We all know Excel (at least in the business world), and we all agree IT & Business alike, that this tool is the most commonly used BI tool in the industry today. We may not like it, it may have issues, but it is certainly by far, the most well-distributed and well used tool in Business Intelligence. In this blog I’ll explore something new, something the business users have been pushing for, for years. The idea of getting the business rules / business changes, ie: the power to move the business forward, back in to their own hands.
In case you haven’t heard…
The new release of SQLServer2008 R2, along with Sharepoint, and Excel 2010 includes functionality called PowerPivot. I’m not sure if it’s a plug-in, or core functionality, but it seems to be an incredible advancement in the world of BI – and it also seems as though the BI world has been ignoring it (although why that is so, escapes me at the moment).
PowerPivot is an explosion of functionality on the business users’ desktop.
PowerPivot for Excel is an authoring tool that you use to create PowerPivot data in an Excel workbook. You use Excel data visualization objects such as PivotTables and PivotCharts to present the PowerPivot data that you embed or reference in an Excel workbook (.xlsx) file.
PowerPivot for Excel lets you import, filter, sort many millions of rows of data, far beyond the one million row limit in Excel. Sort and filter are extremely fast because the operations are performed by a local Analysis Services VertiPaq processor that runs inside Excel.
This is the engine behind Excel. Couple that engine with PowerPivot in Sharepoint, and you’ve just quadrupled your desktop BI power. PowerPivot really does have a tremendous amount of connectivity available, and this is wonderful. If you look at the supported databases for native connectivity you will find all the common vendors there. http://technet.microsoft.com/en-us/library/ee835543.aspx
As good as the business users are, they still wish to connect to ONE PLACE to get their integrated enterprise data – although they realize that providing a mash-up might still be necessary, given the extent of external data systems and access protocols. PowerPivot provides the capability of producting or acting as the Business Vault. That’s right, it has the mechanisms, the transformations, the SQL access, and all the capabilities needed to run business rules from the business users’ desktop against raw integrated data warehouses. This means that the need for a back-end Data Vault Model is bigger than ever.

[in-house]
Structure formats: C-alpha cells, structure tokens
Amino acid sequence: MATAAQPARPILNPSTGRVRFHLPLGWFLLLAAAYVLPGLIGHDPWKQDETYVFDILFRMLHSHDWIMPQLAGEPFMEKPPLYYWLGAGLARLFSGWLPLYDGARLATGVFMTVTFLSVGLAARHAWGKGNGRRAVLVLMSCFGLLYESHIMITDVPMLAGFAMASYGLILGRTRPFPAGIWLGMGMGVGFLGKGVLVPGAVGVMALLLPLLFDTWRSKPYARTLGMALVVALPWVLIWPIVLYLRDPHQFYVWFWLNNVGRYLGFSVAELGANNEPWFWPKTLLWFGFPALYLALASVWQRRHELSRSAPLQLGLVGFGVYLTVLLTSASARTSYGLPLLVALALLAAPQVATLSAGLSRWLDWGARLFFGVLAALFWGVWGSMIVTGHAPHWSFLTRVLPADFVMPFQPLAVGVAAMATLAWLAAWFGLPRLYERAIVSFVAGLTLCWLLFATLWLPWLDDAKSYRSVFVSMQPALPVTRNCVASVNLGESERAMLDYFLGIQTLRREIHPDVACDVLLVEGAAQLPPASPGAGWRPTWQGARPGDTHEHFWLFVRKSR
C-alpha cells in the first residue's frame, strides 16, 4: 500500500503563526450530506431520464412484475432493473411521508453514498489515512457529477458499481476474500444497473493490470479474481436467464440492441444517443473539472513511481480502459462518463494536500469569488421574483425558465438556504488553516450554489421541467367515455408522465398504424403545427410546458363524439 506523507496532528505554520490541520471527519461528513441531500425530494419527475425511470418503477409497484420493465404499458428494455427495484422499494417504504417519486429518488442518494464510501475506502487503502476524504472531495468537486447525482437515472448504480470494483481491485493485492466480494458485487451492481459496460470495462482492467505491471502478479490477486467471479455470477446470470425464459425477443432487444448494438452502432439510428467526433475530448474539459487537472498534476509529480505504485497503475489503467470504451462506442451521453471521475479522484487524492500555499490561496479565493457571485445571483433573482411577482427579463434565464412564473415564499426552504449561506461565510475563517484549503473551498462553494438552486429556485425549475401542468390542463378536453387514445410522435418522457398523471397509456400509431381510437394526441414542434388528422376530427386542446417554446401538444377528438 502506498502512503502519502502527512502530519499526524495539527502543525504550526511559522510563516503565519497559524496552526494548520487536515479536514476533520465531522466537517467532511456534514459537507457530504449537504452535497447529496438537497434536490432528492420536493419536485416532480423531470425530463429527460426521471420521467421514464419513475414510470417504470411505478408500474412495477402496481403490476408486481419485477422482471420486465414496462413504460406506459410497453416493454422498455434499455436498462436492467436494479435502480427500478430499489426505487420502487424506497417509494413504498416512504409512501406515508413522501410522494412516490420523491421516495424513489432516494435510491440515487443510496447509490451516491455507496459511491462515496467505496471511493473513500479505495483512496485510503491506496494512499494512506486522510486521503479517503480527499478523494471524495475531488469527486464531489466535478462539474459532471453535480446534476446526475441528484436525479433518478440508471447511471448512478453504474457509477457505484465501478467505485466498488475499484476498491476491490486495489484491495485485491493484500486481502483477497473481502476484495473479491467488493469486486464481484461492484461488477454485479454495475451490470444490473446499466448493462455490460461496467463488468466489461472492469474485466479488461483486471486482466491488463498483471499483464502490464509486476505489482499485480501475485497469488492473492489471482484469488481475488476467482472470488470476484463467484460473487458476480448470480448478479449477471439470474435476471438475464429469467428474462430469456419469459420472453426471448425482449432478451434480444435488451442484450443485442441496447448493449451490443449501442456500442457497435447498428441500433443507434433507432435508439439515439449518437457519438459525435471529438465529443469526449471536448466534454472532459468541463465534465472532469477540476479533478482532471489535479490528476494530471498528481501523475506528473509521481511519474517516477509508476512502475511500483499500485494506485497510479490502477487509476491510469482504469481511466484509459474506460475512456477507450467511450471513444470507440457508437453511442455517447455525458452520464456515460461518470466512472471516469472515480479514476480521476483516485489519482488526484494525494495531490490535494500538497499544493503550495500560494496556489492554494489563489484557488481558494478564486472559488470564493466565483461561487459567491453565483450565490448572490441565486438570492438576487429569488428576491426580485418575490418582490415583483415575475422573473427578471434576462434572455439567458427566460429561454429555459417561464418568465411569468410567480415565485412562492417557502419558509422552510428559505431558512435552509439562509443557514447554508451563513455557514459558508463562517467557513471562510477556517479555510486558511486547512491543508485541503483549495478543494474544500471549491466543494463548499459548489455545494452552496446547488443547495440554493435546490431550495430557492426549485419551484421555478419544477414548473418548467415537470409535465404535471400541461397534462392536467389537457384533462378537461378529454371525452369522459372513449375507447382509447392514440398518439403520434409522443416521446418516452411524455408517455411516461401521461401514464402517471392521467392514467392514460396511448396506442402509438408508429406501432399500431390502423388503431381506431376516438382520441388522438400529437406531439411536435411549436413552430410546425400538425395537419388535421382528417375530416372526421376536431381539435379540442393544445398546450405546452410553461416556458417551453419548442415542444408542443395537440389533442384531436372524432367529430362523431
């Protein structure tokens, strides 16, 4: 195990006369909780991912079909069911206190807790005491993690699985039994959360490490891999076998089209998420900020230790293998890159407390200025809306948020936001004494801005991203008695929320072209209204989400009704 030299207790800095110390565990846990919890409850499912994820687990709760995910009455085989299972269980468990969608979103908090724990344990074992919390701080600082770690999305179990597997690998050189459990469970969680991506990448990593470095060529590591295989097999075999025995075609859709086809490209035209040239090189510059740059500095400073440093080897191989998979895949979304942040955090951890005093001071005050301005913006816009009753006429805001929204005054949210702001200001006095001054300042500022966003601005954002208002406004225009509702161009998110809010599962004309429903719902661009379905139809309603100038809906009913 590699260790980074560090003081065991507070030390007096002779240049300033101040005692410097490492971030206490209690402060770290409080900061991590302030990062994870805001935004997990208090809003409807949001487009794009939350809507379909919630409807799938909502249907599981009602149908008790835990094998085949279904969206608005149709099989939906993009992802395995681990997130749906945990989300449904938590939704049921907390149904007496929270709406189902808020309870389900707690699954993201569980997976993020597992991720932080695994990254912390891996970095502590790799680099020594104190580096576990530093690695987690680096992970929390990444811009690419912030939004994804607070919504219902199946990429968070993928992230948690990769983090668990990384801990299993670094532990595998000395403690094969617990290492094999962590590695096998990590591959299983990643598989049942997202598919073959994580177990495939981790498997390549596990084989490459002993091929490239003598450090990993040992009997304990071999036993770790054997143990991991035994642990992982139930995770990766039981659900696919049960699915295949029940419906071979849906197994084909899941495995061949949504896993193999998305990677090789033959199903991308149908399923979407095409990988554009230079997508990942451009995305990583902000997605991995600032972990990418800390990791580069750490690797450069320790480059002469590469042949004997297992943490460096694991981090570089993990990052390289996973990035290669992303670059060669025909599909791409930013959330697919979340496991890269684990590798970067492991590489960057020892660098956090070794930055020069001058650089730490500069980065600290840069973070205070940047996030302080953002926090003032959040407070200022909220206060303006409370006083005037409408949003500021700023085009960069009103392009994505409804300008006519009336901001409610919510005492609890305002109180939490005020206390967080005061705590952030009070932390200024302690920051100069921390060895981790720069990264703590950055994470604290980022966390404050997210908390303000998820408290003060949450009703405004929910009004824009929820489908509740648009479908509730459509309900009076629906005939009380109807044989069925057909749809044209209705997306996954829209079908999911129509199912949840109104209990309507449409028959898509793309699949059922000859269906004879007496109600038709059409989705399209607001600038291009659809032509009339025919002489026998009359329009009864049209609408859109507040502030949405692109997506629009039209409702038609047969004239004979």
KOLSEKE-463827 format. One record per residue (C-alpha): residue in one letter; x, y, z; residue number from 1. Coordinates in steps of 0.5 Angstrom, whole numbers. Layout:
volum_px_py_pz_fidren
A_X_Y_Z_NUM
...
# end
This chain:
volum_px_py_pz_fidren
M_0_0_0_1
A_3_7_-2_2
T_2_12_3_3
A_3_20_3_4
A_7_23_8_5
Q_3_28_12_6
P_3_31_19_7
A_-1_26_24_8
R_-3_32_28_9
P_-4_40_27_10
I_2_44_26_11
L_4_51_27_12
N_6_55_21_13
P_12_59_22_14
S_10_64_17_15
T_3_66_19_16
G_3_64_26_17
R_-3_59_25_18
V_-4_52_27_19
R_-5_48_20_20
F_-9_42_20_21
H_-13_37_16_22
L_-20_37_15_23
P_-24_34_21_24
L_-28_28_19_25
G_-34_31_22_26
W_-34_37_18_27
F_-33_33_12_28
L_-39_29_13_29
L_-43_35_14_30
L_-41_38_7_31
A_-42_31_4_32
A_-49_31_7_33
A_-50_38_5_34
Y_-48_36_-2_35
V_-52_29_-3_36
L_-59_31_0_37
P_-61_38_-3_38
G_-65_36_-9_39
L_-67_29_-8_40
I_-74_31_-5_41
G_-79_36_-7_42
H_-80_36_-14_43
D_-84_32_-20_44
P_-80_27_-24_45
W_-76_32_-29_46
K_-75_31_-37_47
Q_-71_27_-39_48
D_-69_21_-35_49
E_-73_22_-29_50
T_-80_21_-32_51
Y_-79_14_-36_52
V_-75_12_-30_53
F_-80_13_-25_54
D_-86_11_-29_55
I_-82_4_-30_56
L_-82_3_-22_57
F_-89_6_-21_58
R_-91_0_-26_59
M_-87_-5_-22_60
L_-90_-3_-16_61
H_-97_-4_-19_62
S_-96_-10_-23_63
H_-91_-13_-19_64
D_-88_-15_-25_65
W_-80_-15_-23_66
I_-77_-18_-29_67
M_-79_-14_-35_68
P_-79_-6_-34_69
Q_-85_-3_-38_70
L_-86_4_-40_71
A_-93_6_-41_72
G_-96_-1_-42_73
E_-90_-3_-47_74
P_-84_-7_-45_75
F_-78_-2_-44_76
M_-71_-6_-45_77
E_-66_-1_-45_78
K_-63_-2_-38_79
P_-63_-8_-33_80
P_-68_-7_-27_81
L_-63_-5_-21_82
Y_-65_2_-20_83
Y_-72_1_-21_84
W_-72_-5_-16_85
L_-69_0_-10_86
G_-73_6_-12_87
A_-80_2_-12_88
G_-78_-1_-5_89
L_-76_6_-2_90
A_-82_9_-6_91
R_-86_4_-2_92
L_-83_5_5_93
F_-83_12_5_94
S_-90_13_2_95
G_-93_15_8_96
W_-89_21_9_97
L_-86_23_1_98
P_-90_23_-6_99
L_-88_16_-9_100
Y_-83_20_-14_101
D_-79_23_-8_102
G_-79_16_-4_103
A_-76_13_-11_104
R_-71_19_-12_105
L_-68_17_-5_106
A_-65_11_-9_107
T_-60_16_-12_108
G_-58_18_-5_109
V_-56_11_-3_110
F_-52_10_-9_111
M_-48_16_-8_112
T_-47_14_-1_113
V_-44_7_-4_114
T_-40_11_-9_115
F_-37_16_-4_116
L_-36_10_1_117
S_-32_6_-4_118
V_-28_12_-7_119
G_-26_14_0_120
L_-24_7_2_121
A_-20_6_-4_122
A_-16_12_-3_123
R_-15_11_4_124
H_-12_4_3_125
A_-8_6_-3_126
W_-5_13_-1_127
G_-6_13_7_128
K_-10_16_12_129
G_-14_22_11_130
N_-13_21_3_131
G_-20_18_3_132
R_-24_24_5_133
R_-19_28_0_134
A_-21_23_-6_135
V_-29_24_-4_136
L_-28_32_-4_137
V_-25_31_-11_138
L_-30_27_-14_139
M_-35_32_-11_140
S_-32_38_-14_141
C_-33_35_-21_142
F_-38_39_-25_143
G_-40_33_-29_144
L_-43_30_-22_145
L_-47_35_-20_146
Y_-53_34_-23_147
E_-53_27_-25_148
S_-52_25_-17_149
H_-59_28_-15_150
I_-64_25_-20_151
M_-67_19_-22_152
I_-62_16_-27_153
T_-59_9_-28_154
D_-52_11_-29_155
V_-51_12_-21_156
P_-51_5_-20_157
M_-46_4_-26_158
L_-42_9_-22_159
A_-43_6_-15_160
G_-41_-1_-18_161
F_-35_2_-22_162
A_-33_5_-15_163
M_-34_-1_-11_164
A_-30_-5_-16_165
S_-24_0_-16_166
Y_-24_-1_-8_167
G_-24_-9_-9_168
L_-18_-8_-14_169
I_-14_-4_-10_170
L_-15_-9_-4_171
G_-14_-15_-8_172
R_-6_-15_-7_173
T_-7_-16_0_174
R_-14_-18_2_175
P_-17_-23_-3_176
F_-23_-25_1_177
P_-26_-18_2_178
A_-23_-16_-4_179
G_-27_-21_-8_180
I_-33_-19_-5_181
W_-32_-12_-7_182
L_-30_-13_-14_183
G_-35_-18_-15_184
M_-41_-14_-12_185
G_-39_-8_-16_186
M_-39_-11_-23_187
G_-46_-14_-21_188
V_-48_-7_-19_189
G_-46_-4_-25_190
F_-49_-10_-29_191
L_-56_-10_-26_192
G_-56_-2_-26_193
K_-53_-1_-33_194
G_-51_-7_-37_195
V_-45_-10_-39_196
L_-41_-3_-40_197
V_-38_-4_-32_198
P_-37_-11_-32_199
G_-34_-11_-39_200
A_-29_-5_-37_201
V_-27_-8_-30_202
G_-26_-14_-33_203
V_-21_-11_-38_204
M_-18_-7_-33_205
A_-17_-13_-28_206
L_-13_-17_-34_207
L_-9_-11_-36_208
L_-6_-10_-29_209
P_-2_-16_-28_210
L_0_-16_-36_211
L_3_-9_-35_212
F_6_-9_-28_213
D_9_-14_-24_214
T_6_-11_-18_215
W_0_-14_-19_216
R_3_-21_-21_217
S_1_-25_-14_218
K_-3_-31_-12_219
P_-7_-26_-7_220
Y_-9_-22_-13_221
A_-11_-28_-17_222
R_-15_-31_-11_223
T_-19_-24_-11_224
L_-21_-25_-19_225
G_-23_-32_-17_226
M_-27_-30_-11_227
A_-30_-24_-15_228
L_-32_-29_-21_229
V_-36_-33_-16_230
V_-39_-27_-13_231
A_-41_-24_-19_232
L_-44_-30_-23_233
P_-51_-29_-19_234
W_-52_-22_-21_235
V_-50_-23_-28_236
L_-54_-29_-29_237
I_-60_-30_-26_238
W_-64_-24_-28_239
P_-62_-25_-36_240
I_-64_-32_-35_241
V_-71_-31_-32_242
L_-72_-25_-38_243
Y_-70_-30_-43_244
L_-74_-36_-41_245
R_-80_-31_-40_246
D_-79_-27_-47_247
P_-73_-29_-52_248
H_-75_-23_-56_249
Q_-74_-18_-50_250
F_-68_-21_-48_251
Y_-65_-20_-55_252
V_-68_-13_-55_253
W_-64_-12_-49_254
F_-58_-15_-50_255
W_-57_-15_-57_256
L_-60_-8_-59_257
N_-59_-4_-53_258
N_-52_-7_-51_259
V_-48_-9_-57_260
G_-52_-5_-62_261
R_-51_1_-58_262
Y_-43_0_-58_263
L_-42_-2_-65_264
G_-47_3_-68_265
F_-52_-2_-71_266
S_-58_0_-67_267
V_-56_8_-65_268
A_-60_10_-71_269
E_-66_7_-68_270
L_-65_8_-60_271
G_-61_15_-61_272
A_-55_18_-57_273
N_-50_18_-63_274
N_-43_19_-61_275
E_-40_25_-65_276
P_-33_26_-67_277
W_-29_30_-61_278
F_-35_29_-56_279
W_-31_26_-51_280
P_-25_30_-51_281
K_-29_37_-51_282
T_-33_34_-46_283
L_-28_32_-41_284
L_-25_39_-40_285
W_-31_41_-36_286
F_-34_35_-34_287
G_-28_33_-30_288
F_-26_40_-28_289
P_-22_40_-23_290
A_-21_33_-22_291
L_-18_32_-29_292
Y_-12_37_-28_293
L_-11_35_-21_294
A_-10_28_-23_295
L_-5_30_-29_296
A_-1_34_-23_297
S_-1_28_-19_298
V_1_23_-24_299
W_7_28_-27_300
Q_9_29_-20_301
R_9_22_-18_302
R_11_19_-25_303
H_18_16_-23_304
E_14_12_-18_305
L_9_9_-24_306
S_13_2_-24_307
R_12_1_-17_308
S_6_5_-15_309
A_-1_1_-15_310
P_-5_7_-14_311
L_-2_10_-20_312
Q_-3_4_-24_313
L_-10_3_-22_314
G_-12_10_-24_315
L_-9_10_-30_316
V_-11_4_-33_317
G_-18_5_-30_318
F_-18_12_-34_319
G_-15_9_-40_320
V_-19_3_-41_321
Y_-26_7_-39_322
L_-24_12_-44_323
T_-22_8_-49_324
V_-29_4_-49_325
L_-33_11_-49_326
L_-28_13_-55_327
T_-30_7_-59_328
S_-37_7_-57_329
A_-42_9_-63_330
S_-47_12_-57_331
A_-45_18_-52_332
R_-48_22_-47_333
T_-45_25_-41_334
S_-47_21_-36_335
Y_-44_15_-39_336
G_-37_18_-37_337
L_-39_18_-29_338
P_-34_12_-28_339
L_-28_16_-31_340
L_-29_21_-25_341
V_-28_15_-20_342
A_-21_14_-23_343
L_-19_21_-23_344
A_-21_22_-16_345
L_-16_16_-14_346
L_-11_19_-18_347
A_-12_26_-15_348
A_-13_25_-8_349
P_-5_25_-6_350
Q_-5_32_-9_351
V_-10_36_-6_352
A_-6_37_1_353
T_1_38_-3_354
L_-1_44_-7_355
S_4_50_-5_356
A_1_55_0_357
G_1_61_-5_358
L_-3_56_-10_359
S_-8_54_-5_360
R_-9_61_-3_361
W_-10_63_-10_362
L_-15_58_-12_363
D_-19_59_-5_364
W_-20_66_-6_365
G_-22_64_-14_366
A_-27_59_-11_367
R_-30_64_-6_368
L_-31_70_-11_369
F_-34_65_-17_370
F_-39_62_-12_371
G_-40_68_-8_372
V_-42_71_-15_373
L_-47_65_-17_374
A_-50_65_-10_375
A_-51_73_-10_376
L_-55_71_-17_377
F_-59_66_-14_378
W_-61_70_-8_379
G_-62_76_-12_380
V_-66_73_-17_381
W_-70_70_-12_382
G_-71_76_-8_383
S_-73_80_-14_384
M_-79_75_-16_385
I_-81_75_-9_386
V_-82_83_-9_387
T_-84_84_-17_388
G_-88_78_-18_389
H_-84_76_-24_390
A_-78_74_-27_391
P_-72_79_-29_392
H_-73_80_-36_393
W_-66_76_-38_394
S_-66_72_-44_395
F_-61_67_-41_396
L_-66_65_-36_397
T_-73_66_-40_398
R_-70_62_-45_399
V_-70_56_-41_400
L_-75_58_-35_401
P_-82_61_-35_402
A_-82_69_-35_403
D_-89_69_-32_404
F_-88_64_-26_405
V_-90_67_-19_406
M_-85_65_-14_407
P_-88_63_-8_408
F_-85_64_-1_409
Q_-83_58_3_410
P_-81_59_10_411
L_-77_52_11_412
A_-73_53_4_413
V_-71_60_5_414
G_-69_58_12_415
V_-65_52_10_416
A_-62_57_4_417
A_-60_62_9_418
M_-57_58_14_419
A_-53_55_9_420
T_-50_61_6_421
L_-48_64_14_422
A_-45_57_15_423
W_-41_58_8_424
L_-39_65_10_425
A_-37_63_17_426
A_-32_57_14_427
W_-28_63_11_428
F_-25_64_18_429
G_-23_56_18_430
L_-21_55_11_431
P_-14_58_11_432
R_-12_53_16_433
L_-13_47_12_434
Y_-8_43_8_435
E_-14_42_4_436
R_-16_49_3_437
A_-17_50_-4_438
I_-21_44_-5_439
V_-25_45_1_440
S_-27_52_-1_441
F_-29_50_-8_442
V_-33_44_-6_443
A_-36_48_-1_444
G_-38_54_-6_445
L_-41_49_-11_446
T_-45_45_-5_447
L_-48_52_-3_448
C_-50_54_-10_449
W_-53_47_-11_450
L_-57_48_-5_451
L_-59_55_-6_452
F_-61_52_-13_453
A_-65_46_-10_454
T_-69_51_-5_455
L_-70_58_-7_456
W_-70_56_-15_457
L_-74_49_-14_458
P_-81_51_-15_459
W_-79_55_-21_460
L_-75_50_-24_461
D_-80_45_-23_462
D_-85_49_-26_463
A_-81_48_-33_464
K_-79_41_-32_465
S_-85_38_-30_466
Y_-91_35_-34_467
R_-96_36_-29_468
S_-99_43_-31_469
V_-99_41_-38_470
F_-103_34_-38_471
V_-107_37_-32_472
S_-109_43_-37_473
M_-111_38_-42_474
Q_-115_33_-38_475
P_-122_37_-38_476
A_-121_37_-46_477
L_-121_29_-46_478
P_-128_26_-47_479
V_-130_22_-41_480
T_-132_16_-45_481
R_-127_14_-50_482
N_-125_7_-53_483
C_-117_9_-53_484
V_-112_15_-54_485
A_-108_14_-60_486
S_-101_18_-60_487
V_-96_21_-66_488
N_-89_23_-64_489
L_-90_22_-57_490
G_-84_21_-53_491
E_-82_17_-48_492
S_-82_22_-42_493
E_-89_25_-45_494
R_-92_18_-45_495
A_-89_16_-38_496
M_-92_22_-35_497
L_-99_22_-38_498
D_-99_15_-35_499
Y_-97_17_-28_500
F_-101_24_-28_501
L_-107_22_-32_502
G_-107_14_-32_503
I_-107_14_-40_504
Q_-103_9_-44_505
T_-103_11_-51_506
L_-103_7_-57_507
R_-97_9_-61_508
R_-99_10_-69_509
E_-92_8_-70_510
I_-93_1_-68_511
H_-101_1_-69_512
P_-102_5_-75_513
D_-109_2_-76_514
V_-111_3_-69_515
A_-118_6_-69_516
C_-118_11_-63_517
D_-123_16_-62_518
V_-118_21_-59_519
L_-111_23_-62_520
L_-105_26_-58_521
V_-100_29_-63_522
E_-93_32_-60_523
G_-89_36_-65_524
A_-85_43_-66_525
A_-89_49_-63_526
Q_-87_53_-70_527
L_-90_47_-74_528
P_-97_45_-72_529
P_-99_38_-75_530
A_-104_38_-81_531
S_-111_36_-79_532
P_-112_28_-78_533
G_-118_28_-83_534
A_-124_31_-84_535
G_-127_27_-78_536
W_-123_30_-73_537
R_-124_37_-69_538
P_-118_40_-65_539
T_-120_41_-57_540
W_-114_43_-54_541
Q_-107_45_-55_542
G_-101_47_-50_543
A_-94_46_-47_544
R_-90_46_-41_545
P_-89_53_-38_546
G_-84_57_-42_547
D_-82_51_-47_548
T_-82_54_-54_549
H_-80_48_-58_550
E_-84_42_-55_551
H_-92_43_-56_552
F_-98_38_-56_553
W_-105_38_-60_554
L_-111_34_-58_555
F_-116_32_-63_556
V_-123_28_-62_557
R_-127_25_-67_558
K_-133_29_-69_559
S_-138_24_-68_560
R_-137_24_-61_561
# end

With a raw-integrated data store containing all the history across many different source systems, the business users (throgh views on top of the Raw Vault) have the opportunity to build, manage, check-in/out, and deploy business rules for manipulating the data on the way in to Excel. Now, through Sharepoint, IT can maintain their governance principles and practices – along with access restrictions. They can also see who is using what, and who is sharing with whom….
The business vault “can now be” a front-end BI application. Ok, this is the panacea – it may not be there quite yet technologically speaking – but you can do many of these things today. This is already in place (to a degree) at ING Real Estate in the Netherlands.
It’s an incredible solution that no longer requires “yet another data store” for managing the data, and by putting the business rules directly in the hands of the Business Users, they now have major power over interpolating the information for business needs. IT is relagated to moving, connecting, and acquiring the information in to the raw data vault. What’s more is that PowerPivot server side enables access to Microsofts OLAP/CUBE engine, that is: bi-directional access. Yes, read and write-back. Very cool indeed.
I think, we will continue to see a rise in business-empowered BI, with the business rules moving more and more toward their hands-on environment. I think the power of the Raw Data Vault has yet to be unleashed.
What do you think? is this a trend you see? Do you totally disagree with what I’m saying? I’d love to hear your viewpoints, and / or criticisms. What problems do you see arising in this approach that IT might have to mitigate?
PS: Learn more about the Business Vault in my on-line classes at: http://LearnDataVault.com